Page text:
“In the last 12 months, I’ve probably trained at least 200 operators to run propane,” he says. “That interface with users makes them more comfortable.”

He has also noticed that contractors’ employees may already be familiar with propane refueling through filling vehicles with propane autogas. Propane autogas can be used by contractors, too, in converted light- and heavy-duty trucks to transport equipment.

What questions will customers have about propane?

The majority of the questions Halloran gets are about the fuel itself — what is it, where to get it, and how to use it. If a contractor has doubts about the fuel, Halloran Sr. says that it’s the same fuel that is used in many residential and commercial applications, just in a different tank. Setting up contractors with a local propane retailer helps eliminate some of the questions they might otherwise have.

Halloran Sr. does ask about the contractor’s on-site storage capabilities. He’s seen propane work best for contractors with property that allows for storage cages or an on-site refueling station to be built. He recommends one or the other based on a contractor’s current gasoline usage.

“It’s surprising how many of the contractors we work with use more than 5,000 gallons of propane per year and see a lot of benefits from a 1,000-gallon fill station,” he says.

Contractors with smaller fleets are prime candidates for cylinder exchange cages, in which propane retailers deliver full cylinders and exchange out the used tanks based on a customer’s needs. Halloran says he’s found that the costs of leasing cylinders and installing tank storage breaks even if a contractor is running as few as three propane machines.

Halloran Sr. says he also often gets questions about how propane stands up to gasoline mowers. For the equipment he sells, efficiency is nearly the same, although it may vary based on the OEM equipment and mowing conditions. The key is working through each of their questions. With some people, getting them past fears or preconceived notions about propane could take several tries, where others jump right on the opportunity.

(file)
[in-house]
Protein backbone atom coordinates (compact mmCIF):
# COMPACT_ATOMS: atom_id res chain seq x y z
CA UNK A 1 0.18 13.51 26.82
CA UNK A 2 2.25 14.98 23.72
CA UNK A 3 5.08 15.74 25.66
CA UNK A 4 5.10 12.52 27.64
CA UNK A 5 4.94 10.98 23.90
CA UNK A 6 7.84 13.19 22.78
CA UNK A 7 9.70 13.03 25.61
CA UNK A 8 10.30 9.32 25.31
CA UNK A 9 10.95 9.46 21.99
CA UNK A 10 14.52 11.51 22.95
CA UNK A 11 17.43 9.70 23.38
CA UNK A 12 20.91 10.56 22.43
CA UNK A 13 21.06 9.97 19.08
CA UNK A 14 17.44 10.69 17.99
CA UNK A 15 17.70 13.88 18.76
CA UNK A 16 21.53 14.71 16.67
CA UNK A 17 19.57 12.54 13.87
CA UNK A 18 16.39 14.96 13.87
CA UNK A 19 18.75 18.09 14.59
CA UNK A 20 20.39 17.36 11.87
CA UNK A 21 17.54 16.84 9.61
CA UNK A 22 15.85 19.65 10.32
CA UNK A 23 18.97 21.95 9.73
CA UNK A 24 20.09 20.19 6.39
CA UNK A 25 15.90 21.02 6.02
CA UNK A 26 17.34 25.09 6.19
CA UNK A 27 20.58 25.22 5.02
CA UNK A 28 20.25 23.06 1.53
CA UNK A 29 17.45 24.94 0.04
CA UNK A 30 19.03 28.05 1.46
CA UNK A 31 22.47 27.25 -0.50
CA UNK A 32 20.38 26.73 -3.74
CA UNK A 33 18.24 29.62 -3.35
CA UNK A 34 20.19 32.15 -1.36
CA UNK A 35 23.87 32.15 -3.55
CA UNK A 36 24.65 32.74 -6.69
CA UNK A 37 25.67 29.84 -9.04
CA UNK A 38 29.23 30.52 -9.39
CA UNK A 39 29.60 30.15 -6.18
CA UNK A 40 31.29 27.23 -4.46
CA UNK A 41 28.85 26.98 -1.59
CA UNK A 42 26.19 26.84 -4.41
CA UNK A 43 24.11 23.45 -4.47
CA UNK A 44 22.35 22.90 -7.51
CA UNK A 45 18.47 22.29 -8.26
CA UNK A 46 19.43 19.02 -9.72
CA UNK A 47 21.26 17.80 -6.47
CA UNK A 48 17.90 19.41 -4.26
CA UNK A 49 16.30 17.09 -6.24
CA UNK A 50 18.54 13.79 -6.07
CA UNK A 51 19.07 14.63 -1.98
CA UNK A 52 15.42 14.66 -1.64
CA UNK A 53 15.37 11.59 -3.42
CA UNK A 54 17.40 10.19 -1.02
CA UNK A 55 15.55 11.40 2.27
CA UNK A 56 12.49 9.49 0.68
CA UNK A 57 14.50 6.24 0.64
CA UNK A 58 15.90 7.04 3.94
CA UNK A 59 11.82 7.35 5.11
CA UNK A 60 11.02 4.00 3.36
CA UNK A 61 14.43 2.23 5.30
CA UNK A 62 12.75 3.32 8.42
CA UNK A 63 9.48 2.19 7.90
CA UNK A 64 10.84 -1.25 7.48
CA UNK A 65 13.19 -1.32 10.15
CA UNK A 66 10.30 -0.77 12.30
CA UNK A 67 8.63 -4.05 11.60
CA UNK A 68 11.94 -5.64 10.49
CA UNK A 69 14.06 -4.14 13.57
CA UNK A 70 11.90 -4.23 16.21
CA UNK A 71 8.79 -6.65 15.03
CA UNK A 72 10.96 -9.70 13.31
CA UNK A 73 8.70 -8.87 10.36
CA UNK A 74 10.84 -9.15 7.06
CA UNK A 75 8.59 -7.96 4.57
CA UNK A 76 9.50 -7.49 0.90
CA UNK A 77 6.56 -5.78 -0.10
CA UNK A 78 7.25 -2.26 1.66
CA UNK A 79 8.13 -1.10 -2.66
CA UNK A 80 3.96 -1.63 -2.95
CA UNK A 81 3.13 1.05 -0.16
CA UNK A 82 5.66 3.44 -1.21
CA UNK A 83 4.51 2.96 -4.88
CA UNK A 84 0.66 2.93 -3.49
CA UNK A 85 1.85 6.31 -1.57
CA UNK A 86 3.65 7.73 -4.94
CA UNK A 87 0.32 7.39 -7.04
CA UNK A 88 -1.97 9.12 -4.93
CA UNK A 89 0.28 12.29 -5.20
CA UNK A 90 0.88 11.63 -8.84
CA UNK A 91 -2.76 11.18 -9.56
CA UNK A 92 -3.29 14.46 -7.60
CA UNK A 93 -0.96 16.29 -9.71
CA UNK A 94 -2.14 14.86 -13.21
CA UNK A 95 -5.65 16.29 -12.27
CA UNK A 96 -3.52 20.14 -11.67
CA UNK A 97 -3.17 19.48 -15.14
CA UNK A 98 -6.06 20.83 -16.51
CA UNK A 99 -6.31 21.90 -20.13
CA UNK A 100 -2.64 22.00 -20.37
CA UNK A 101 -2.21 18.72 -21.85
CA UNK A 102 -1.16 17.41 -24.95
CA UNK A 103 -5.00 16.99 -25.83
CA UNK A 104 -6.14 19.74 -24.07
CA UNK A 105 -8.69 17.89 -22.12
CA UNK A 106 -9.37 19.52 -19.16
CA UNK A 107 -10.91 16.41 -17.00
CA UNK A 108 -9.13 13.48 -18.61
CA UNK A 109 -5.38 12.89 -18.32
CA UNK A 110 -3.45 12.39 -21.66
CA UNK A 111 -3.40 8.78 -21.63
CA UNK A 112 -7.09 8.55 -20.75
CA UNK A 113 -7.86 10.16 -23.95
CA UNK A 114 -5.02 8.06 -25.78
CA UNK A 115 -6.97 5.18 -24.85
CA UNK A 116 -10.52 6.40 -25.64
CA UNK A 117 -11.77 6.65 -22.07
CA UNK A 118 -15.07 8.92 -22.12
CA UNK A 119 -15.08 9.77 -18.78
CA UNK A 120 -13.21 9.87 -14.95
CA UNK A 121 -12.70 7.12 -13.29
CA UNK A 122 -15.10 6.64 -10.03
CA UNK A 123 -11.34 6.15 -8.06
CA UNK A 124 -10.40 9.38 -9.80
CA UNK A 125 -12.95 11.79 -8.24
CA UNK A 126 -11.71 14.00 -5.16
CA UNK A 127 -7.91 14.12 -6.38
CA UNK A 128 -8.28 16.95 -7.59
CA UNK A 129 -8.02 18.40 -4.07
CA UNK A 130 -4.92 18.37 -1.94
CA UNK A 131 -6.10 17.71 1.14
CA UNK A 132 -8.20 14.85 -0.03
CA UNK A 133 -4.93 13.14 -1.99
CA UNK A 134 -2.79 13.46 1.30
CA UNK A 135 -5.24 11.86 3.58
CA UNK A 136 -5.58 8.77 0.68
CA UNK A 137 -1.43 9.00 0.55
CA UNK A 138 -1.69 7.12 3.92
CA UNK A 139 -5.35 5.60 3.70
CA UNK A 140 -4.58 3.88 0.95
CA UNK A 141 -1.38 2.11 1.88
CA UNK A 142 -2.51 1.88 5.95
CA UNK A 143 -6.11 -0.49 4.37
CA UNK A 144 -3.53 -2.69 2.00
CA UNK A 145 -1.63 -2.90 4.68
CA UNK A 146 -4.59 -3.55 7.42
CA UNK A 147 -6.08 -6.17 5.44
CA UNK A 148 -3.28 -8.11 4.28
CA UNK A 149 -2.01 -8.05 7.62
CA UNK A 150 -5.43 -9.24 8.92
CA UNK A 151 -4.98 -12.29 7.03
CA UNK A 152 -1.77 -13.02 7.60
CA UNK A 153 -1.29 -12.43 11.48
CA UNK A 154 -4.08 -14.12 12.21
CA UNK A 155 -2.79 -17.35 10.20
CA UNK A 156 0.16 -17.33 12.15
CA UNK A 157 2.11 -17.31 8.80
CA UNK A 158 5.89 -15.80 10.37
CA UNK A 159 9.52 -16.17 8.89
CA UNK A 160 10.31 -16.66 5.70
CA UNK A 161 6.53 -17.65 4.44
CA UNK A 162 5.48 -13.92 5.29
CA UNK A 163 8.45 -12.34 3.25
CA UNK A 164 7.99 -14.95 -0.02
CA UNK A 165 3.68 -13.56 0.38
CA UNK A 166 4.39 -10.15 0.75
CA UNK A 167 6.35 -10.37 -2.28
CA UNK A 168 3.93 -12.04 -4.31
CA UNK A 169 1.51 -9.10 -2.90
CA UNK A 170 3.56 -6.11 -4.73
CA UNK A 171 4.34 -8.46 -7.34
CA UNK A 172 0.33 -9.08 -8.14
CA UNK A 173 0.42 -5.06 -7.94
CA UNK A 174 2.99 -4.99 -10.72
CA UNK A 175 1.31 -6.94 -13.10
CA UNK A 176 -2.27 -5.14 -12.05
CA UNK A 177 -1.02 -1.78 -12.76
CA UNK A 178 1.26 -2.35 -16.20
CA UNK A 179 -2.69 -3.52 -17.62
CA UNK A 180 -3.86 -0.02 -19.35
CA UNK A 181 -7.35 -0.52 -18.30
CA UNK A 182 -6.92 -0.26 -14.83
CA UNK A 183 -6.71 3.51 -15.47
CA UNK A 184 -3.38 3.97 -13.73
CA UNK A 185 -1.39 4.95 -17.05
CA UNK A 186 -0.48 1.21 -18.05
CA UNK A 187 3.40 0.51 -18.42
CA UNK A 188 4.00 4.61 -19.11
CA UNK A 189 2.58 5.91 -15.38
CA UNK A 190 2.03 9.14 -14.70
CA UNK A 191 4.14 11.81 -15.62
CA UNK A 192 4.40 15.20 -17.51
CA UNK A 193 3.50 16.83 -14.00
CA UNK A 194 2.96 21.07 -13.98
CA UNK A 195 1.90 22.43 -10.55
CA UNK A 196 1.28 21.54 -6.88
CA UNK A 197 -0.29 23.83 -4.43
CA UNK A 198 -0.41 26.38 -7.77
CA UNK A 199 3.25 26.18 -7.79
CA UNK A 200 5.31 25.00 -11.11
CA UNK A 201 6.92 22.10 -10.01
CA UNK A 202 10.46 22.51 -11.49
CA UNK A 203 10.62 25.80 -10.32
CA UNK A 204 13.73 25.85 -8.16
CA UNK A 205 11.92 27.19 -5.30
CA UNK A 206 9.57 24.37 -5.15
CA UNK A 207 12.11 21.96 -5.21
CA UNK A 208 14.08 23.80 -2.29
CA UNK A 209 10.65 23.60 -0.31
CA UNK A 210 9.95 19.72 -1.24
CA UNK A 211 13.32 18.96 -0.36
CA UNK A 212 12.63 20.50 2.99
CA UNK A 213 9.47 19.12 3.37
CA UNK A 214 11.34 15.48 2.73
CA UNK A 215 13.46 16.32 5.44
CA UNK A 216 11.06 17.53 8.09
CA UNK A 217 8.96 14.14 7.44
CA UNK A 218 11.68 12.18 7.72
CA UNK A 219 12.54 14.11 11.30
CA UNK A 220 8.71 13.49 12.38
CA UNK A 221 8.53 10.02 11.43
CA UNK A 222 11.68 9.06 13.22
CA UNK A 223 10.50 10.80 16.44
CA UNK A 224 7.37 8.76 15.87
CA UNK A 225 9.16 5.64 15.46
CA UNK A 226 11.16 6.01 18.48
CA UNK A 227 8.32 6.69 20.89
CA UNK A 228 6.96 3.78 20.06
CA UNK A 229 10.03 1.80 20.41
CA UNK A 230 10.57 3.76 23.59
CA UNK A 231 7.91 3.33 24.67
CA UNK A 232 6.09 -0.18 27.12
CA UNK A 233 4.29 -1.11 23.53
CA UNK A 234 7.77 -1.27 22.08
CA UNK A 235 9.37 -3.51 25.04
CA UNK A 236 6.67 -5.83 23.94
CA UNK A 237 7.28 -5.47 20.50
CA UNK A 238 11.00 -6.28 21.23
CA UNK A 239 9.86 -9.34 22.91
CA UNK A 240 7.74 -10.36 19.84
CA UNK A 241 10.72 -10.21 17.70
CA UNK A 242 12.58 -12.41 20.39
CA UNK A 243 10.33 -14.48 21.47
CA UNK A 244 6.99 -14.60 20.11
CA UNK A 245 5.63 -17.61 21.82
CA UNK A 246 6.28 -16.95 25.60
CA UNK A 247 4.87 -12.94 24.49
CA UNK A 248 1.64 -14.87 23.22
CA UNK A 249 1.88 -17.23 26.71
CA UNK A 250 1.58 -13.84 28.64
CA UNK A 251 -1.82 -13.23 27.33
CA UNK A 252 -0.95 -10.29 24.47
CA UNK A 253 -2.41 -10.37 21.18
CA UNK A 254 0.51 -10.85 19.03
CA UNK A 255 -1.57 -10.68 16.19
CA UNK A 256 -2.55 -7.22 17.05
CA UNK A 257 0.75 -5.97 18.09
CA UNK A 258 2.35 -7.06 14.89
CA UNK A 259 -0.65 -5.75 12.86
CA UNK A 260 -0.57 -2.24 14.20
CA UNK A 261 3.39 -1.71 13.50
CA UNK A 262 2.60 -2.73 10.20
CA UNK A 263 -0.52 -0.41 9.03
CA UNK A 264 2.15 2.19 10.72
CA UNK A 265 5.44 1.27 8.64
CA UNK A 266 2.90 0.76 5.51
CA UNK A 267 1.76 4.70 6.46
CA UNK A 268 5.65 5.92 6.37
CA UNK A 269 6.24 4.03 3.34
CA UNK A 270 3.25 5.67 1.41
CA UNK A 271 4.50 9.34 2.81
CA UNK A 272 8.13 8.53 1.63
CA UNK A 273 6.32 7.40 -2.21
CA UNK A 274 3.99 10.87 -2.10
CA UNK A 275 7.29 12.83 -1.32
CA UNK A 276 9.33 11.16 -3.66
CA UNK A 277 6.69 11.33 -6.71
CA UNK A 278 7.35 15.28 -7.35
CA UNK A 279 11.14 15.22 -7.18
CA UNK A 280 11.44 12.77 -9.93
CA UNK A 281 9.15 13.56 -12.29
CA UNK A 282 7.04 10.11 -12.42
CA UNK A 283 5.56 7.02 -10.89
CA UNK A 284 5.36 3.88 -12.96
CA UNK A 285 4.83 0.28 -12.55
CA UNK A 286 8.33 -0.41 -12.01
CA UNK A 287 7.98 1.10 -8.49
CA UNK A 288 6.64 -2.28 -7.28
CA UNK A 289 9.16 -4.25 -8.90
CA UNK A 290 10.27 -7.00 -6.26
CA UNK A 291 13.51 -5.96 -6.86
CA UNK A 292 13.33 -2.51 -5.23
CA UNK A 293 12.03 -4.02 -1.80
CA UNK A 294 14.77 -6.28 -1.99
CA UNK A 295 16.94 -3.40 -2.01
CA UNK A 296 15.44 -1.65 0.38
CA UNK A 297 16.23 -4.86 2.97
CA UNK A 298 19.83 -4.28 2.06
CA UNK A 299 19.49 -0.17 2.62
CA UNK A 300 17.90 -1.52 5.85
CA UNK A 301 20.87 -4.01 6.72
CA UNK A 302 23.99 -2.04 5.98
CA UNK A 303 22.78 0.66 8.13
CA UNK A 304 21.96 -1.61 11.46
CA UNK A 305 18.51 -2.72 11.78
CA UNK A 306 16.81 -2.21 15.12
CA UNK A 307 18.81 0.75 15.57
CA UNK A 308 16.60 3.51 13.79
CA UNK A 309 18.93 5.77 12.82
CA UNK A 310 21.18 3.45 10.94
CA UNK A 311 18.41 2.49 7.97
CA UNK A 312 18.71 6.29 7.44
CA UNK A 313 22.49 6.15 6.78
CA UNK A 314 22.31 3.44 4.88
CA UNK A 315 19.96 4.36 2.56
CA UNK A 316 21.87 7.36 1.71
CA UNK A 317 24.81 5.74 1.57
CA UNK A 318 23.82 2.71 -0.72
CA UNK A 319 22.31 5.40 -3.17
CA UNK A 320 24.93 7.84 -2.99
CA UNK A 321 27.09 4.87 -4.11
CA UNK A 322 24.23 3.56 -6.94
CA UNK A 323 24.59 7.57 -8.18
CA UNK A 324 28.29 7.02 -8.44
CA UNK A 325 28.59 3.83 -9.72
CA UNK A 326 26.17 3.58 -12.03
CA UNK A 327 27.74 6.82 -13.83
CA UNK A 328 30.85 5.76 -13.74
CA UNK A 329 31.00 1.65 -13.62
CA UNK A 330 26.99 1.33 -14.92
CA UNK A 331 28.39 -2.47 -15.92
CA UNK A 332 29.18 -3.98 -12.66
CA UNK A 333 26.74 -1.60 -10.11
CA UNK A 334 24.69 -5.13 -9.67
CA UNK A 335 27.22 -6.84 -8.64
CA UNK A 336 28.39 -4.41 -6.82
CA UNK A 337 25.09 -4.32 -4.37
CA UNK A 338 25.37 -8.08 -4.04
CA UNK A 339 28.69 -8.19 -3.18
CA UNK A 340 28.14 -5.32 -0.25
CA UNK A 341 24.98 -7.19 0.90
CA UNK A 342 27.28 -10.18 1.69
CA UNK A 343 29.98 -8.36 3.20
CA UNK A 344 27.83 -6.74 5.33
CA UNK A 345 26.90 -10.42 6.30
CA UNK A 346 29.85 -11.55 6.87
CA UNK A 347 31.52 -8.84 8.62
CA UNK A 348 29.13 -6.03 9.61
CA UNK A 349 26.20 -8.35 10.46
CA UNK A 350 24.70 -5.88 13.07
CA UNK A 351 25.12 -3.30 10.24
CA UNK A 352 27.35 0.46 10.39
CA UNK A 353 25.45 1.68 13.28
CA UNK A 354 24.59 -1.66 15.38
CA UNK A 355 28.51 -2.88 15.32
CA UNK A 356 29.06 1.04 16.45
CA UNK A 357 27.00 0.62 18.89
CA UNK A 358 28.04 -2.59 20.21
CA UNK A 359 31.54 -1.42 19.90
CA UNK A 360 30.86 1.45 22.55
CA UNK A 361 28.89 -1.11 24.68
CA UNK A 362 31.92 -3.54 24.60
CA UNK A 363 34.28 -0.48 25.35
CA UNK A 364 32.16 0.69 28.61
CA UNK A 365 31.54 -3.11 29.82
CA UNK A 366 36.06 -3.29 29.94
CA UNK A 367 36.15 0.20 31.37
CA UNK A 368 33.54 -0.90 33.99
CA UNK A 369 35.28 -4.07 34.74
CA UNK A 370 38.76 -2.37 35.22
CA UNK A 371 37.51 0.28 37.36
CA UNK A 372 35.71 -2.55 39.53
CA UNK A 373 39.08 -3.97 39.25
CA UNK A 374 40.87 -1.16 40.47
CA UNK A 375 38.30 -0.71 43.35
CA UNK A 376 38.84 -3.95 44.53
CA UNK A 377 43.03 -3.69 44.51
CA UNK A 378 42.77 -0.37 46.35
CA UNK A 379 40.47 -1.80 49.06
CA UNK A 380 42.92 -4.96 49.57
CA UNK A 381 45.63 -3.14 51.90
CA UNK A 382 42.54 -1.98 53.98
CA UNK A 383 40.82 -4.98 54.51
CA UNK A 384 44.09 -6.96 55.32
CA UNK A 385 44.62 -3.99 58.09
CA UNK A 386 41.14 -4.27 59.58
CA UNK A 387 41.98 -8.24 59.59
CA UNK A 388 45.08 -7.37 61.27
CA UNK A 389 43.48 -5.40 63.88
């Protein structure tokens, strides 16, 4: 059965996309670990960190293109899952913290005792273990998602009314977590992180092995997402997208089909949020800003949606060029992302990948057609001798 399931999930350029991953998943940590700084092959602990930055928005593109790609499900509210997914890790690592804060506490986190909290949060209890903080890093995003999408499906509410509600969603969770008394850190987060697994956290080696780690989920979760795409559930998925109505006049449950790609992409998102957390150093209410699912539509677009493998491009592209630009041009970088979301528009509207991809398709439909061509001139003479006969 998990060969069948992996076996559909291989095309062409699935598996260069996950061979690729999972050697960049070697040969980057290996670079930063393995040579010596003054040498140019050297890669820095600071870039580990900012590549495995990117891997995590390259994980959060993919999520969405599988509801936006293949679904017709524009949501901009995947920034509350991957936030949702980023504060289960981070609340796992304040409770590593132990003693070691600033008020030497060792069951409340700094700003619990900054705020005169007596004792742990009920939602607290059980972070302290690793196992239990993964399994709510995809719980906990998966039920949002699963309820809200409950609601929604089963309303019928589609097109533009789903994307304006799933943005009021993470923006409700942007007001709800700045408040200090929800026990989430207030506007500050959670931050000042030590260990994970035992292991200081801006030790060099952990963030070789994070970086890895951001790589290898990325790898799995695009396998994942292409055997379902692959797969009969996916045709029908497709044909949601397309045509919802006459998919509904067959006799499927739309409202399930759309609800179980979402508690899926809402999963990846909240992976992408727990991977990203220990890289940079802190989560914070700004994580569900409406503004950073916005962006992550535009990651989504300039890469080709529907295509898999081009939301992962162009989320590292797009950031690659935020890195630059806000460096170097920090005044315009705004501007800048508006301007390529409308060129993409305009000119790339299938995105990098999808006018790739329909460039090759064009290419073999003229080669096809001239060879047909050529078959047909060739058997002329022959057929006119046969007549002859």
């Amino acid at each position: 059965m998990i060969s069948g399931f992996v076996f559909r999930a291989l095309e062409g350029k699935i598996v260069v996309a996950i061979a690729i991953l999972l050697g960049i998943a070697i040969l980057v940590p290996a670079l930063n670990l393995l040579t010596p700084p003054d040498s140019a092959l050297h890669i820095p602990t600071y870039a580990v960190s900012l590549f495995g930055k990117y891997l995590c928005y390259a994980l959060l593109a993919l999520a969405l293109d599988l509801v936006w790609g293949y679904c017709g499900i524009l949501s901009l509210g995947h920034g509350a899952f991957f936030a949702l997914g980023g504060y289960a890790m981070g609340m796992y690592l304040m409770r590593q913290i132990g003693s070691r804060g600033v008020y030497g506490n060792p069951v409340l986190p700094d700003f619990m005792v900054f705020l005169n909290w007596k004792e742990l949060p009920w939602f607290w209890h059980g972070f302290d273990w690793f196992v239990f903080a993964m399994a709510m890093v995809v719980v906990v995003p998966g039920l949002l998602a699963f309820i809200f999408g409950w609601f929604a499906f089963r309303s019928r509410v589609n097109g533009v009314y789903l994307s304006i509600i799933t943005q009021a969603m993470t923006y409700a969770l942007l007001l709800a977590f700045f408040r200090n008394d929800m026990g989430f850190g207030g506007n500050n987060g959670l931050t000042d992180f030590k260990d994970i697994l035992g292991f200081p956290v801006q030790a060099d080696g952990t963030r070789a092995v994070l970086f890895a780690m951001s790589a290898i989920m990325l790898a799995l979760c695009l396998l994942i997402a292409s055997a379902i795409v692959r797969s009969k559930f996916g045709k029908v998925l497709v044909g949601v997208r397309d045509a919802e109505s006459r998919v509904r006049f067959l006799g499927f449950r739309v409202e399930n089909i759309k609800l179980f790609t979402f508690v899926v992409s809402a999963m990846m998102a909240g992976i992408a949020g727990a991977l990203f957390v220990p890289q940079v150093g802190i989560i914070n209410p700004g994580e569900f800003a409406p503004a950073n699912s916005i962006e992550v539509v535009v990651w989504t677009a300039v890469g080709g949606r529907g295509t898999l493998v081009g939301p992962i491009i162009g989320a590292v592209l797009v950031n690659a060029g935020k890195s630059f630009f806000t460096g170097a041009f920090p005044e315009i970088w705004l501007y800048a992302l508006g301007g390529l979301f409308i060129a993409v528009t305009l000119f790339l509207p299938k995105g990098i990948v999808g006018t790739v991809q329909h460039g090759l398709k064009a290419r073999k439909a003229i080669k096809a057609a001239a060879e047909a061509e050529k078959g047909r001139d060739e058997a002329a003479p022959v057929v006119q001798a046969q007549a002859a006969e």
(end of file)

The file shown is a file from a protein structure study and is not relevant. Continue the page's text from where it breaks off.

What’s the benefit of offering propane equipment for dealers?

The main takeaway Halloran Sr. has for dealers considering propane is that it separates companies from their competition. Propane has become a way for the dealership to open doors to new business, especially as regional and national policies aimed at protecting the environment grow. Many municipalities in the Chicagoland area are tightening their emissions restrictions, so the dealership has seen more interest from public facilities with large fleets (think parks departments and museums) that are required to have alternative initiatives.

Additionally, Ozone Action Days are parking traditional fuel equipment altogether when the conditions outside aren’t ideal.

“In Chicago, contractors are not allowed to mow on ozone action days with gas mowers,” he says.

Propane also separates the Hallorans’ customers from other competition in the landscaping market. While restrictions in the suburbs aren’t as stringent, contractors who have purchased equipment from Halloran Power Equipment have set themselves apart for clients who want a decreased carbon footprint for their property’s landscape care.

These contractors, such as Ringer’s Landscaping and the Forest Preserve District of Cook County, are receiving attention through their sustainability efforts through national media. Cook County is the dealerships’ largest customer, running 32 converted propane mowers to maintain picnic groves and recreational public spaces throughout the Chicago area. Ringer’s Landscaping sees profits of $2.5 million annually by offering their clients sustainable landscaping services.

How will adding propane mowers affect a dealership’s sales?

For the first couple years, sales were primarily one-offs for the dealership — customers with a penchant for propane were sold the propane mower they had sought out. However, early entry into the market soon allowed the Halloran clan to distinguish themselves from surrounding competition.

“Now, it’s self-perpetuating,” Halloran Sr. says. “We probably do 40 to 50 propane mower demos a year, with a high success rate for making sales. The demos lead to more inquiries and lead to more people talking.”

Halloran Sr. says he was surprised at how they were able to build a niche in their market both within their existing customer base and to gain new customers mostly through word of mouth.

“Our propane sales growth has risen exponentially since we started in 2007,” Halloran Sr. says. “We sell well into the triple digits, on average annually, just propane mowers.”